Stem Cell treatment for dog arthritis

Diagnosing Arthritis in Dogs

Does My Dog Have Arthritis?

Did you know one of the most commonly diagnosed conditions especially in older dogs is Osteo-arthritis?

That doesn’t mean however that every dog with mobility issues such as lameness, sore backs slow to rise, difficulty jumping into cars or walking up stairs – has arthritis.

There are many other conditions that could be contributing to these symptoms of which osteoarthritis is only one of them.

How is Arthritis Diagnosed?

The word “arthritis” means joint inflammation. However – not all mobility issues are related to a joint problem.

Lameness, stiffness and pain be caused by other conditions such as:

  1. A soft tissue injuryStem Cell treatment for dog arthritis
  2. Spinal disease
  3. Bone Cancer

Making any assumptions without further investigations can lead to wrong treatments and potentially make your dog worse.

How We Diagnose

We start by performing a thorough musculo-skeletal assessment. This gives us an idea of whether we’re going to recommend X-Rays, Ultrasound or a CT Scan to see the extent of the injury or disease.

  • For suspected soft tissue injuries – we use Ultrasound e.g Muscle tears, Ligament damage
  • If we think it’s a spinal issue – we will do a CT Scan e.g. Intervertbral Disc Disease, Spondylosis
  • If we’re suspicious of joint involvement we’ll do either a CT or X-Ray

Following these steps gives us the best possible chance of an accurate diagnosis. Because – without them, we’re really only guessing.

In our practice only vets with additional training in Sports Medicine and Rehabilitation perform our musculo-skeletal assessments.

Trends in Diagnosing Arthritis

Unfortunately what we’re seeing is many dogs being diagnosed with arthritis without any form of imaging to support that conclusion.

These dogs come to us for second opinion because they are not improving on their prescribed medications. That’s because they have other un-diagnosed issues causing their symptoms OR the prescribed treatment program is not working for them.

We find that once we discover the real cause of these dogs’ pain and get them onto the right treatment plan, we see significant improvement in their mobility and happiness.

Arthritis Treatment Options

There are 2 parts to successfully managing osteo-arthritis in dogs once diagnosed.

  1. Pain Management
  2. Mobility management

Pain Management

A pain management program can include:

  • Medications – Anti-inflammatory drugs
  • Drug free modalities – Acupuncture – Laser Therapy – Shockwave – Pulse Electromagnetic Therapy

Mobility Management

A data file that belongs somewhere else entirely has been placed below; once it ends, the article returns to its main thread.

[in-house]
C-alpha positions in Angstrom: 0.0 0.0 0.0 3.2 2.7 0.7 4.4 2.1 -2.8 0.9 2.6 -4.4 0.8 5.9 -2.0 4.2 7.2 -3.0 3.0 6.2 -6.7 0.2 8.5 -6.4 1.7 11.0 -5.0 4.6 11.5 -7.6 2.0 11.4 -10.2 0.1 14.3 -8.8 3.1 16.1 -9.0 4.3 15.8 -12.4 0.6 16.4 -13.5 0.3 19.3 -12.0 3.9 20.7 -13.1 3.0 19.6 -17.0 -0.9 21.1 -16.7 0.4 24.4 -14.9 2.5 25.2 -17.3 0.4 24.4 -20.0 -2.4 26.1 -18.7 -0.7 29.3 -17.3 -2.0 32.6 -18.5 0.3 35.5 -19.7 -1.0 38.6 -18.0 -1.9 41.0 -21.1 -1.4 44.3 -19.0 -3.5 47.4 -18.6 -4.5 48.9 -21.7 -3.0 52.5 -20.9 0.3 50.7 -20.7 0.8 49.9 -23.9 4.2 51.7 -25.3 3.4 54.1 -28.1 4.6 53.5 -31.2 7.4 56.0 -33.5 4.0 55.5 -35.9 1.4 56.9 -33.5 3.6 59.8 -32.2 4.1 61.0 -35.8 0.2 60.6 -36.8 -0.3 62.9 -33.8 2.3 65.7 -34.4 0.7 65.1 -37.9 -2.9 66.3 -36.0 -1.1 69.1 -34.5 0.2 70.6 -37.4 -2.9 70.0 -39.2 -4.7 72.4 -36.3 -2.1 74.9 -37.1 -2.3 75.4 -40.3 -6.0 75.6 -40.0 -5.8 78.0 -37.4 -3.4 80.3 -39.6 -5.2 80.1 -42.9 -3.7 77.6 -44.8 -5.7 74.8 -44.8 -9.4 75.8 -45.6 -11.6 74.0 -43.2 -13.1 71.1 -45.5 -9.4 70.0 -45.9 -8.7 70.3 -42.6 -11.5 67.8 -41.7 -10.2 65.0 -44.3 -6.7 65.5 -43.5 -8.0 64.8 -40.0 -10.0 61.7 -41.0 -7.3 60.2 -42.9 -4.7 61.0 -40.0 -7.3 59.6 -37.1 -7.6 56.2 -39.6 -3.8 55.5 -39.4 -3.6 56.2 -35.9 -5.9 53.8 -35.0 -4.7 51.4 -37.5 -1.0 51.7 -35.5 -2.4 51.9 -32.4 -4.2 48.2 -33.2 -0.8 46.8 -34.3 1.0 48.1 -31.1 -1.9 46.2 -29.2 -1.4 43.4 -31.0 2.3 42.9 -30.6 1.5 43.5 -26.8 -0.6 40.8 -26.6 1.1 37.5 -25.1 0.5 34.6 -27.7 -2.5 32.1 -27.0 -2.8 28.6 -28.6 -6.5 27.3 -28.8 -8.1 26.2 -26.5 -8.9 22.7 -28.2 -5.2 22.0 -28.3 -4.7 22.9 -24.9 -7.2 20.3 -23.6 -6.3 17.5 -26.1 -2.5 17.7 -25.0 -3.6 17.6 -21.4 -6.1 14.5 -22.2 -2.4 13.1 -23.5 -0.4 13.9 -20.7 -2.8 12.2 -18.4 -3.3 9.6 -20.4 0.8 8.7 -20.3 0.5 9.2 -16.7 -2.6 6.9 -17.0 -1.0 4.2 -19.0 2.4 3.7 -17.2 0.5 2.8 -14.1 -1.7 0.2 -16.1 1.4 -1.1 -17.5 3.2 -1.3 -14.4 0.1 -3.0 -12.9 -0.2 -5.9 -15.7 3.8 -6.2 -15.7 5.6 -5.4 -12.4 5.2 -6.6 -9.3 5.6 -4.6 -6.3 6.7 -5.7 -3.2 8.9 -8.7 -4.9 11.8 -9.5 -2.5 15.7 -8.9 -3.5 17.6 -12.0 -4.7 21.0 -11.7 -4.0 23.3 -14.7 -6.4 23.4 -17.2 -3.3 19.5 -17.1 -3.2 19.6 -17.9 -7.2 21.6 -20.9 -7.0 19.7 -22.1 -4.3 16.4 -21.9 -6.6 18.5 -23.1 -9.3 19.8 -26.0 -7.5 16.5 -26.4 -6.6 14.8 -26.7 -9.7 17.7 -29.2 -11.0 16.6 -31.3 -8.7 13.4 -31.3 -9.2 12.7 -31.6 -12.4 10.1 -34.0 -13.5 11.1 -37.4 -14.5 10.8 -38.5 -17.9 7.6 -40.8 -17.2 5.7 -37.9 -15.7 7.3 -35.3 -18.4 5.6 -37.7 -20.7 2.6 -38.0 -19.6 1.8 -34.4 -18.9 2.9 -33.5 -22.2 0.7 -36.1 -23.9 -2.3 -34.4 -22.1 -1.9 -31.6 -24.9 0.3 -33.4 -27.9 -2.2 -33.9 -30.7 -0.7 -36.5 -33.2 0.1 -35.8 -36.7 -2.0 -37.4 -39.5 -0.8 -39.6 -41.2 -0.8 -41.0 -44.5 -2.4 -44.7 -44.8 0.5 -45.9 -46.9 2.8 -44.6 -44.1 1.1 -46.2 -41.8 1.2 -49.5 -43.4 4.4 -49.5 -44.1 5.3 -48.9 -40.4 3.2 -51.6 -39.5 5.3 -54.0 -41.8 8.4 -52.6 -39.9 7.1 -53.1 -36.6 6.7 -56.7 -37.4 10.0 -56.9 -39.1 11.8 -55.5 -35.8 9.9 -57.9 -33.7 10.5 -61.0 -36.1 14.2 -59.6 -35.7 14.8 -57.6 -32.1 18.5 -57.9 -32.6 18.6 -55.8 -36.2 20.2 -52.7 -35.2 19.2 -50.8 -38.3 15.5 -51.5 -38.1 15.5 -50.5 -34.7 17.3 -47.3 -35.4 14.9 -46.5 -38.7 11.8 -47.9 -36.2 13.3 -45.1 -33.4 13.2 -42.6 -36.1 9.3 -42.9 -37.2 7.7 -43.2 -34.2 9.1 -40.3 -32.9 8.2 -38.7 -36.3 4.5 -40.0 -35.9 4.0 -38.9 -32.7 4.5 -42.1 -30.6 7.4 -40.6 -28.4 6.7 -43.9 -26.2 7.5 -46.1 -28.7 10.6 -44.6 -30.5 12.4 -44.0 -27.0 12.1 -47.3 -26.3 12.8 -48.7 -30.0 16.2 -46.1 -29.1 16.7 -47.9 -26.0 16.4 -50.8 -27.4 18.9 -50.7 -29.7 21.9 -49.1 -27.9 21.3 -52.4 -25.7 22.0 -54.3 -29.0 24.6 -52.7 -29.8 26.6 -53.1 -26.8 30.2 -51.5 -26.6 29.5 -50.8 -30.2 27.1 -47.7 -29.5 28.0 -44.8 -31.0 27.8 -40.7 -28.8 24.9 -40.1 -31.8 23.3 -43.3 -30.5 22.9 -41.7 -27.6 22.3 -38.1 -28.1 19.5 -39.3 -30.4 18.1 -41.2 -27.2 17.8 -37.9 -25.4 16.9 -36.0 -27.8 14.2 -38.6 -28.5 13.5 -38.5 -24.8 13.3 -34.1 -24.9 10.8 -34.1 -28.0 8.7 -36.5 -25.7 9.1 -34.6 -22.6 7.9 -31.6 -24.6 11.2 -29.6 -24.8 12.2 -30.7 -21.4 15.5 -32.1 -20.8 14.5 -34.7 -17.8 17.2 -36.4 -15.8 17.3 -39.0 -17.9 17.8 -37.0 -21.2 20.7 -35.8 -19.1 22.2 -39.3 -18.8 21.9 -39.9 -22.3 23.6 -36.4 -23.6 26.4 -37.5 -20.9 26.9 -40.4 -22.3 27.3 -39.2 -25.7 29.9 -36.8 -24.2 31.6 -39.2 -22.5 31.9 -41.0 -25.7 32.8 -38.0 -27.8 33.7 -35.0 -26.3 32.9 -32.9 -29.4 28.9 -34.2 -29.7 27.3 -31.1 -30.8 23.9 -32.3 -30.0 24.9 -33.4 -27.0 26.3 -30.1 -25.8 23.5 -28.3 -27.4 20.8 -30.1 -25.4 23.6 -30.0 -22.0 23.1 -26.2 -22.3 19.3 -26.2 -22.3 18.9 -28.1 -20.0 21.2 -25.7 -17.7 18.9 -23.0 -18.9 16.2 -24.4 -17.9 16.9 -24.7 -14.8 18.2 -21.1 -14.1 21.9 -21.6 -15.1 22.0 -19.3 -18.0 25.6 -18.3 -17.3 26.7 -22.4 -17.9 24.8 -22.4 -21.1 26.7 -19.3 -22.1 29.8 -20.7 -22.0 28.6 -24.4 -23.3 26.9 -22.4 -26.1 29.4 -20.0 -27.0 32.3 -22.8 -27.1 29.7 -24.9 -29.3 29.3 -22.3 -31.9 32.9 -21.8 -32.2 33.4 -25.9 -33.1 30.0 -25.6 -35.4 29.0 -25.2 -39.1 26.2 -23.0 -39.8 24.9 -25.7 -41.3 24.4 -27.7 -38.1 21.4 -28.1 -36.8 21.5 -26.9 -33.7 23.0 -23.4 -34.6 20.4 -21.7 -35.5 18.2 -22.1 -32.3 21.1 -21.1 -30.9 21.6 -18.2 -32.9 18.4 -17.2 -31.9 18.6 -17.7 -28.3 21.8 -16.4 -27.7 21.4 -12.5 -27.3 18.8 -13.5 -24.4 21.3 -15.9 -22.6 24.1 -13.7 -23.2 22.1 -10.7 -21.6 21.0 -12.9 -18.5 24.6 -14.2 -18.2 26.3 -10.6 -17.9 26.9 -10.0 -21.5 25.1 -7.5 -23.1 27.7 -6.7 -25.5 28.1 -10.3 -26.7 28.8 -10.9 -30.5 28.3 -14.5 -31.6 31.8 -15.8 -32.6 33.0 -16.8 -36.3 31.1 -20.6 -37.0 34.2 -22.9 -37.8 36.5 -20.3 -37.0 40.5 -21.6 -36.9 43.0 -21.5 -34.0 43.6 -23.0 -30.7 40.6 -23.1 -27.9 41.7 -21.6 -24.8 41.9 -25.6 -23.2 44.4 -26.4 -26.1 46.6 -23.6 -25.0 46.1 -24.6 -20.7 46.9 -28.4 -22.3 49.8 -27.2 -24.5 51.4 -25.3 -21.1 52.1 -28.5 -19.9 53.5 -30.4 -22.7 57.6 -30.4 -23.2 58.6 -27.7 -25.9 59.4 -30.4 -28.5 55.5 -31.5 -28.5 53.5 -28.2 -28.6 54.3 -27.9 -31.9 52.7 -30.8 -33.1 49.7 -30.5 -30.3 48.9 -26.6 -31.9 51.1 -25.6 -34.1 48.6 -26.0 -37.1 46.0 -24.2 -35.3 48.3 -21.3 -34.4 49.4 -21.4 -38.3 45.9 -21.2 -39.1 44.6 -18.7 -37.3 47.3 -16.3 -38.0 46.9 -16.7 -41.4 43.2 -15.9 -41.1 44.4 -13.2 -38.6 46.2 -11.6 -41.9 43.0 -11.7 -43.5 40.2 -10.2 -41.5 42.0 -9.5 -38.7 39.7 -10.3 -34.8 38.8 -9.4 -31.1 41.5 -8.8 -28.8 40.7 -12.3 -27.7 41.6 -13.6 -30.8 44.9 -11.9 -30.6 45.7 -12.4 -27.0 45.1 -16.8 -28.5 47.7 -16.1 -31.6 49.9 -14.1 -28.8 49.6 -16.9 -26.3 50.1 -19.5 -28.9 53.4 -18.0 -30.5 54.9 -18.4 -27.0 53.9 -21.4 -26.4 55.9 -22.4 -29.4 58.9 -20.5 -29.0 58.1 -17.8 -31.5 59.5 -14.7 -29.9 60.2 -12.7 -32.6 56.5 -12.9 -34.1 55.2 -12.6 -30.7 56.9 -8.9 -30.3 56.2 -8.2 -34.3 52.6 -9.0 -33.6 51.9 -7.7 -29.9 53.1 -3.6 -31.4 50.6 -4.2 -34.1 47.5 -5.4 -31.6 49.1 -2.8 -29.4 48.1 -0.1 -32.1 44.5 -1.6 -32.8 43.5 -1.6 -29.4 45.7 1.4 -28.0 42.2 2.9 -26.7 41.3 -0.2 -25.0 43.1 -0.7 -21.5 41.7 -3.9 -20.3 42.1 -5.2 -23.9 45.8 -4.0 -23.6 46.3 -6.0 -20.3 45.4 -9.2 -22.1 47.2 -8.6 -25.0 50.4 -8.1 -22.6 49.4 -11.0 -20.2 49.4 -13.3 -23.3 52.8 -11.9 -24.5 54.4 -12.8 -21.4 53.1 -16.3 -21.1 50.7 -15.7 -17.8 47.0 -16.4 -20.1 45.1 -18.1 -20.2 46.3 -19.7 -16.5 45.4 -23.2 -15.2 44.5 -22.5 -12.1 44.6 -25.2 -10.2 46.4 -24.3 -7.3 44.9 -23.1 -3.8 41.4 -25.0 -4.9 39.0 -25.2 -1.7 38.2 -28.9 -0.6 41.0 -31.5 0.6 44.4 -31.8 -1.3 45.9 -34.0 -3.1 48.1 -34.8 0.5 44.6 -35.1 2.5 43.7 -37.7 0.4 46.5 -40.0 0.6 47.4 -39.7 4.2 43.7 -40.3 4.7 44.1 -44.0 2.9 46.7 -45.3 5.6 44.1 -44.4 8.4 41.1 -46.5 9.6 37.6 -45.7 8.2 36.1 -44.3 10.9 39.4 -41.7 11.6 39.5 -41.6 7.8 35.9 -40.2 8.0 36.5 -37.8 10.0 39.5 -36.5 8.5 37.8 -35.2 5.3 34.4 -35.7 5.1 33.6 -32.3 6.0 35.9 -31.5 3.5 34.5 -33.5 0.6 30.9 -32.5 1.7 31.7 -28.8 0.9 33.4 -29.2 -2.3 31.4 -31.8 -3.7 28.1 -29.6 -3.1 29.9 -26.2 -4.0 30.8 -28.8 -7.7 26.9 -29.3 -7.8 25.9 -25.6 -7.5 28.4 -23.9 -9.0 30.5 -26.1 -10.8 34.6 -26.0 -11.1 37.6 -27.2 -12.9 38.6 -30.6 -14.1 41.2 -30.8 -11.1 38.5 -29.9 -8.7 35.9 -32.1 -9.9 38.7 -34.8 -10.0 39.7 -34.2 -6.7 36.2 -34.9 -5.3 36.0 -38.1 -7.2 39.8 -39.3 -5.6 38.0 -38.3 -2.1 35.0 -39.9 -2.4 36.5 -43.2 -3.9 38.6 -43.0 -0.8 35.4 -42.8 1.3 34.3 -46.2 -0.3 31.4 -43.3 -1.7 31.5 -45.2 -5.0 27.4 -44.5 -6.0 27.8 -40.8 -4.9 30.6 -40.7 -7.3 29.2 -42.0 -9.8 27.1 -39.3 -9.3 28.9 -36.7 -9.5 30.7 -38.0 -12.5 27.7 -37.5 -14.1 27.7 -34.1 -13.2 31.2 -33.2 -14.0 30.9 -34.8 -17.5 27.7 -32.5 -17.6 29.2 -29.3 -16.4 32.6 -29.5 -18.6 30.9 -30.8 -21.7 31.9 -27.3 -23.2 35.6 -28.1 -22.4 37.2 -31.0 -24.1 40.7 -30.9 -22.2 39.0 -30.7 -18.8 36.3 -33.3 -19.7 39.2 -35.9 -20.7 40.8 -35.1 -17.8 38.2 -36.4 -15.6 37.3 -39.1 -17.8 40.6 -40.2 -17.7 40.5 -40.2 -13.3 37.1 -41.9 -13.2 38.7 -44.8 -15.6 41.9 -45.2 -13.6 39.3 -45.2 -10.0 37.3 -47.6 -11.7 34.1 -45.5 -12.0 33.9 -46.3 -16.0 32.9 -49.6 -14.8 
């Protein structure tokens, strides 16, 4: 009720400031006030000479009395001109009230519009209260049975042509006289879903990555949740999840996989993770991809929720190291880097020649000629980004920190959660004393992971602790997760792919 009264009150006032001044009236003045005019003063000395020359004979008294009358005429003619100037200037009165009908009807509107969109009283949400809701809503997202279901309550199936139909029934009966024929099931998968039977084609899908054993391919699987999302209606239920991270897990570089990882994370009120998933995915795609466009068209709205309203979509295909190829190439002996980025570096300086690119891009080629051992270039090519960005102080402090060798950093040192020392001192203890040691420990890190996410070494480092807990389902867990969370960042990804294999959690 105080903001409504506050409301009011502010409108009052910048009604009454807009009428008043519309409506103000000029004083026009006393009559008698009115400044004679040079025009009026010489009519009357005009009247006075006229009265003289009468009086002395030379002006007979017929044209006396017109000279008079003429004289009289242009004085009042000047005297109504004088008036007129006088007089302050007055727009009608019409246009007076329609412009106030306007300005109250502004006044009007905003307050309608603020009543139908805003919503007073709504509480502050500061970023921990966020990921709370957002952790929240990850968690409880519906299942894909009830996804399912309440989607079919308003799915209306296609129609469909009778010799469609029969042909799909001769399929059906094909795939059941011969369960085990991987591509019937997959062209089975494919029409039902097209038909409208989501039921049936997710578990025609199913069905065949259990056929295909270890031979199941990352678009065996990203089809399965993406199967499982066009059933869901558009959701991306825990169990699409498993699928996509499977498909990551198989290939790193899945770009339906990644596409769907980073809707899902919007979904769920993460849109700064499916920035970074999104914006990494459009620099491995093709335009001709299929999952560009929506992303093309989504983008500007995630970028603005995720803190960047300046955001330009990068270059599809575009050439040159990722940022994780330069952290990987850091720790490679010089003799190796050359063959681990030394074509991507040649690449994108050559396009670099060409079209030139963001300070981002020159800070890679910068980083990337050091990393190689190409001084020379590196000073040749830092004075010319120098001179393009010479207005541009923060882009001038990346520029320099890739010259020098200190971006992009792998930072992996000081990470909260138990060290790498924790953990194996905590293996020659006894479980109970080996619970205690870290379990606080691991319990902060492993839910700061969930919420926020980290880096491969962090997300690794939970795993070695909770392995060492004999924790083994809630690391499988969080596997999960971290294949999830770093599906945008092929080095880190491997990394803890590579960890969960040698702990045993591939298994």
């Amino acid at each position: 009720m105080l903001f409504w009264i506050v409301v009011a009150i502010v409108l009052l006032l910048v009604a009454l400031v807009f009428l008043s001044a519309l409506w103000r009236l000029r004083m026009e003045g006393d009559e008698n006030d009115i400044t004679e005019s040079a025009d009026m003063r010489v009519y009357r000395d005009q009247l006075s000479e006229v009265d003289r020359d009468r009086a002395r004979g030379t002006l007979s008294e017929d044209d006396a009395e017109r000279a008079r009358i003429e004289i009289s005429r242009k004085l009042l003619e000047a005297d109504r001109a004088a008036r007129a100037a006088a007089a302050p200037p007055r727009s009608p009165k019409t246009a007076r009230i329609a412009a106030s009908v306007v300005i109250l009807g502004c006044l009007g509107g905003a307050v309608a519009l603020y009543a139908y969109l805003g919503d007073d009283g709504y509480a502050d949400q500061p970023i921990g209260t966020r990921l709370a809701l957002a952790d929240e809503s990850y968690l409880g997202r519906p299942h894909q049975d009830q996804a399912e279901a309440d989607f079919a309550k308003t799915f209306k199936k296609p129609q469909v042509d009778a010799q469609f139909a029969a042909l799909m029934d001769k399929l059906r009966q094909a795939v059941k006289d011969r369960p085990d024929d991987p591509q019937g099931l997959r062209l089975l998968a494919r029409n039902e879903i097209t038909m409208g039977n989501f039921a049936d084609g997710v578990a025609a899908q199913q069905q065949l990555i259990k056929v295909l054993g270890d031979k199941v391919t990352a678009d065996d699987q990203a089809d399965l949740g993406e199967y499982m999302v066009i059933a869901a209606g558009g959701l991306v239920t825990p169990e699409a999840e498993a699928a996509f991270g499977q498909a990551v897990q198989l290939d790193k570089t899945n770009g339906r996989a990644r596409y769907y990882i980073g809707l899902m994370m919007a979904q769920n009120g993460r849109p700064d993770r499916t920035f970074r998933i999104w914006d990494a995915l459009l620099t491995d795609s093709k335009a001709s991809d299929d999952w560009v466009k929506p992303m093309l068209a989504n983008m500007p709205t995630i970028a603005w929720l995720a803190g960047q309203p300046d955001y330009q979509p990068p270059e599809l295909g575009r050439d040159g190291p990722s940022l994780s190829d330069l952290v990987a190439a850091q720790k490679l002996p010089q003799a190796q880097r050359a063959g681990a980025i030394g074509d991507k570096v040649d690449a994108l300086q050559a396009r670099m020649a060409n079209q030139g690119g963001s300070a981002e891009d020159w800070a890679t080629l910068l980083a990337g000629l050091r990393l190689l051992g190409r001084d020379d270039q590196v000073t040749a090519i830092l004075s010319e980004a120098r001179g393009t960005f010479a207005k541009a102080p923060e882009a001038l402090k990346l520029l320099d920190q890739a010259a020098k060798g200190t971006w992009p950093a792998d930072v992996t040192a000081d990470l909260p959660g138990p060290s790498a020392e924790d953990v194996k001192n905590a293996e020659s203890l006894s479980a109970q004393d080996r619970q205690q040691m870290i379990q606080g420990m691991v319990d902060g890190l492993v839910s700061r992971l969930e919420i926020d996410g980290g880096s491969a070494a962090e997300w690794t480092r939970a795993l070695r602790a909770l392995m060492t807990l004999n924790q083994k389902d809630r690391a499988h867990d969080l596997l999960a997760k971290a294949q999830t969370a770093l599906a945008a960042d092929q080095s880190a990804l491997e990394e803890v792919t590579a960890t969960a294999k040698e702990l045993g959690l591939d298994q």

Rehabilitation therapies to include:

  • Arthritis injections – these can help in maintaining joint health and preventing further deterioration of joint cartilage
  • Hydrotherapy (Pool and Underwater Treadmill)
  • Therapeutic Exercises – joint mobilisation
  • Therapeutic Massage – Myotherapy

Things Not to Do if you think your dog has Arthritis

  1. Buy supplements and products without seeing your vet first. Although there are dozens of products on the market that claim to assist in the management of osteo-arthritis in dogs, they are not designed to be a complete treatment. You could also be wasting your money on these products if your dog has something else going on.
  2. Make assumptions that your dog has arthritis just because he or she is getting older
  3. Use human pain medications. These are NOT designed for animals and can be extremely harmful when given to your pets.

But Won’t this all cost more?

In the long term. Probably Not. We see many people wasting their money on therapies and medications that are not working for them at all. And most of these don’t come cheap. By investing in a correct diagnosis and a tailored treatment plan ensures that both you and your best mate are getting the most benefit from every dollar spent.

So – what are your thoughts?

Worth getting a diagnosis? We think so.

7 Ways we Can help your Dog with Osteoarthritis

Shockwave in Canine Rehabilitation

Veterinary Shockwave Treatment in Pets

What is Shockwave Therapy?

Shockwave therapy is a multidisciplinary device used in human orthopaedics, physiotherapy, sports medicine, urology as well as veterinary medicine.

Its main benefits are fast pain relief and restoring mobility. Together with being a non-surgical treatment with minimal need for painkillers makes it an ideal therapy to speed up recovery and cure various conditions causing acute or chronic pain.